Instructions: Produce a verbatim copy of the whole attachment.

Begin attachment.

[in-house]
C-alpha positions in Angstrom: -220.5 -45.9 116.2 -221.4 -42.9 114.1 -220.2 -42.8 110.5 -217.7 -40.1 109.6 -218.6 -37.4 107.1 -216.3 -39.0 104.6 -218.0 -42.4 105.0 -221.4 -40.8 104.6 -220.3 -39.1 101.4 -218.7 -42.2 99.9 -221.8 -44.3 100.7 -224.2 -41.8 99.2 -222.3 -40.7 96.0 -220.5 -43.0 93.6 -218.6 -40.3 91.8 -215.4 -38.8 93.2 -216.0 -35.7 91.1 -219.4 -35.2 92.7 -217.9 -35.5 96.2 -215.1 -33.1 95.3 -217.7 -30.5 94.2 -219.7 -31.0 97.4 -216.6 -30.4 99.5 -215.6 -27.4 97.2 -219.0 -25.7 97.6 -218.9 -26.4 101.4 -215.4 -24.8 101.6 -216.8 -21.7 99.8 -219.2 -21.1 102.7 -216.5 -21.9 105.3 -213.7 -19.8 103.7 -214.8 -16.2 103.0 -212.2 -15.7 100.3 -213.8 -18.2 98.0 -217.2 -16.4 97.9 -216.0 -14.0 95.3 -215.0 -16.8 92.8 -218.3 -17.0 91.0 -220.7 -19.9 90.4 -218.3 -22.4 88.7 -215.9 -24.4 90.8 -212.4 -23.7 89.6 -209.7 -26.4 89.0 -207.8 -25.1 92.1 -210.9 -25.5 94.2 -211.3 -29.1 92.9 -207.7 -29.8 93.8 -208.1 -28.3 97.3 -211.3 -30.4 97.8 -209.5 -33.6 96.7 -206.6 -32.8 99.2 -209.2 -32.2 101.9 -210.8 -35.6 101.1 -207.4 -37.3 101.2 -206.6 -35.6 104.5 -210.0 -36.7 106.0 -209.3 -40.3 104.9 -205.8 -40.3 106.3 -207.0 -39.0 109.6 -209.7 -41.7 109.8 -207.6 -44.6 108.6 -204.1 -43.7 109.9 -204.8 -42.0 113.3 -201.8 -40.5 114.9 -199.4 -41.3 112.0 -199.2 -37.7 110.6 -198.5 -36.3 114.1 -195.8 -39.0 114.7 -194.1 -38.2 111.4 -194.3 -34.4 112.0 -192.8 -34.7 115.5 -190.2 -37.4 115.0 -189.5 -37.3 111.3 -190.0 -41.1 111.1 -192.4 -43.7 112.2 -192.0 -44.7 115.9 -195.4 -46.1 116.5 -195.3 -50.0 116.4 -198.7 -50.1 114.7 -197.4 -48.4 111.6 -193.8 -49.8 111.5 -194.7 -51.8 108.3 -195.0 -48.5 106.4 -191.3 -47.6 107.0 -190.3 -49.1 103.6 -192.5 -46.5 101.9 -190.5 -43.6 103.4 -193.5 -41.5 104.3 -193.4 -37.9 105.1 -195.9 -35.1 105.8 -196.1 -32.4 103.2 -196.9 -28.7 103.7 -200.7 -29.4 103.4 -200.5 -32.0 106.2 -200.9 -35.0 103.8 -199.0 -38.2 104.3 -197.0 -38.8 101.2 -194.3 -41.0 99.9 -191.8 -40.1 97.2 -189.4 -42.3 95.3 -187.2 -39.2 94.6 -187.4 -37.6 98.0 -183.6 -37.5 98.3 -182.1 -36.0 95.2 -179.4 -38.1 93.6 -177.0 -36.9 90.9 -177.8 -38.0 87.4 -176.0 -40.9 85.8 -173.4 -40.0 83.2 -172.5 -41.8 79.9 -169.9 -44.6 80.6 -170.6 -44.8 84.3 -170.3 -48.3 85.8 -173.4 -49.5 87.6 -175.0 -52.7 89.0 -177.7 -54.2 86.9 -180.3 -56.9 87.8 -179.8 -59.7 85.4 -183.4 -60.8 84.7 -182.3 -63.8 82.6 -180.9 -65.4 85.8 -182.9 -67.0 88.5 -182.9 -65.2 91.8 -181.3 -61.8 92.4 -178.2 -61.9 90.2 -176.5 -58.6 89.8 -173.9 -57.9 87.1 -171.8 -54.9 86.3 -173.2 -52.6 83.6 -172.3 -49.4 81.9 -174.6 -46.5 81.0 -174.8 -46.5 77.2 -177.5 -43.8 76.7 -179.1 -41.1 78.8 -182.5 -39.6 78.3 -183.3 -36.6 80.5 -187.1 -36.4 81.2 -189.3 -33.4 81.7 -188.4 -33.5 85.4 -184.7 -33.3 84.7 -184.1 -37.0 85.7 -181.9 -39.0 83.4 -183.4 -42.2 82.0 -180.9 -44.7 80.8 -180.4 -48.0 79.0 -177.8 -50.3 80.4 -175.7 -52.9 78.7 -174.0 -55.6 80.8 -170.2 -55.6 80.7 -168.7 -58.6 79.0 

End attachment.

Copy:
[in-house]
C-alpha positions in Angstrom: -220.5 -45.9 116.2 -221.4 -42.9 114.1 -220.2 -42.8 110.5 -217.7 -40.1 109.6 -218.6 -37.4 107.1 -216.3 -39.0 104.6 -218.0 -42.4 105.0 -221.4 -40.8 104.6 -220.3 -39.1 101.4 -218.7 -42.2 99.9 -221.8 -44.3 100.7 -224.2 -41.8 99.2 -222.3 -40.7 96.0 -220.5 -43.0 93.6 -218.6 -40.3 91.8 -215.4 -38.8 93.2 -216.0 -35.7 91.1 -219.4 -35.2 92.7 -217.9 -35.5 96.2 -215.1 -33.1 95.3 -217.7 -30.5 94.2 -219.7 -31.0 97.4 -216.6 -30.4 99.5 -215.6 -27.4 97.2 -219.0 -25.7 97.6 -218.9 -26.4 101.4 -215.4 -24.8 101.6 -216.8 -21.7 99.8 -219.2 -21.1 102.7 -216.5 -21.9 105.3 -213.7 -19.8 103.7 -214.8 -16.2 103.0 -212.2 -15.7 100.3 -213.8 -18.2 98.0 -217.2 -16.4 97.9 -216.0 -14.0 95.3 -215.0 -16.8 92.8 -218.3 -17.0 91.0 -220.7 -19.9 90.4 -218.3 -22.4 88.7 -215.9 -24.4 90.8 -212.4 -23.7 89.6 -209.7 -26.4 89.0 -207.8 -25.1 92.1 -210.9 -25.5 94.2 -211.3 -29.1 92.9 -207.7 -29.8 93.8 -208.1 -28.3 97.3 -211.3 -30.4 97.8 -209.5 -33.6 96.7 -206.6 -32.8 99.2 -209.2 -32.2 101.9 -210.8 -35.6 101.1 -207.4 -37.3 101.2 -206.6 -35.6 104.5 -210.0 -36.7 106.0 -209.3 -40.3 104.9 -205.8 -40.3 106.3 -207.0 -39.0 109.6 -209.7 -41.7 109.8 -207.6 -44.6 108.6 -204.1 -43.7 109.9 -204.8 -42.0 113.3 -201.8 -40.5 114.9 -199.4 -41.3 112.0 -199.2 -37.7 110.6 -198.5 -36.3 114.1 -195.8 -39.0 114.7 -194.1 -38.2 111.4 -194.3 -34.4 112.0 -192.8 -34.7 115.5 -190.2 -37.4 115.0 -189.5 -37.3 111.3 -190.0 -41.1 111.1 -192.4 -43.7 112.2 -192.0 -44.7 115.9 -195.4 -46.1 116.5 -195.3 -50.0 116.4 -198.7 -50.1 114.7 -197.4 -48.4 111.6 -193.8 -49.8 111.5 -194.7 -51.8 108.3 -195.0 -48.5 106.4 -191.3 -47.6 107.0 -190.3 -49.1 103.6 -192.5 -46.5 101.9 -190.5 -43.6 103.4 -193.5 -41.5 104.3 -193.4 -37.9 105.1 -195.9 -35.1 105.8 -196.1 -32.4 103.2 -196.9 -28.7 103.7 -200.7 -29.4 103.4 -200.5 -32.0 106.2 -200.9 -35.0 103.8 -199.0 -38.2 104.3 -197.0 -38.8 101.2 -194.3 -41.0 99.9 -191.8 -40.1 97.2 -189.4 -42.3 95.3 -187.2 -39.2 94.6 -187.4 -37.6 98.0 -183.6 -37.5 98.3 -182.1 -36.0 95.2 -179.4 -38.1 93.6 -177.0 -36.9 90.9 -177.8 -38.0 87.4 -176.0 -40.9 85.8 -173.4 -40.0 83.2 -172.5 -41.8 79.9 -169.9 -44.6 80.6 -170.6 -44.8 84.3 -170.3 -48.3 85.8 -173.4 -49.5 87.6 -175.0 -52.7 89.0 -177.7 -54.2 86.9 -180.3 -56.9 87.8 -179.8 -59.7 85.4 -183.4 -60.8 84.7 -182.3 -63.8 82.6 -180.9 -65.4 85.8 -182.9 -67.0 88.5 -182.9 -65.2 91.8 -181.3 -61.8 92.4 -178.2 -61.9 90.2 -176.5 -58.6 89.8 -173.9 -57.9 87.1 -171.8 -54.9 86.3 -173.2 -52.6 83.6 -172.3 -49.4 81.9 -174.6 -46.5 81.0 -174.8 -46.5 77.2 -177.5 -43.8 76.7 -179.1 -41.1 78.8 -182.5 -39.6 78.3 -183.3 -36.6 80.5 -187.1 -36.4 81.2 -189.3 -33.4 81.7 -188.4 -33.5 85.4 -184.7 -33.3 84.7 -184.1 -37.0 85.7 -181.9 -39.0 83.4 -183.4 -42.2 82.0 -180.9 -44.7 80.8 -180.4 -48.0 79.0 -177.8 -50.3 80.4 -175.7 -52.9 78.7 -174.0 -55.6 80.8 -170.2 -55.6 80.7 -168.7 -58.6 79.0 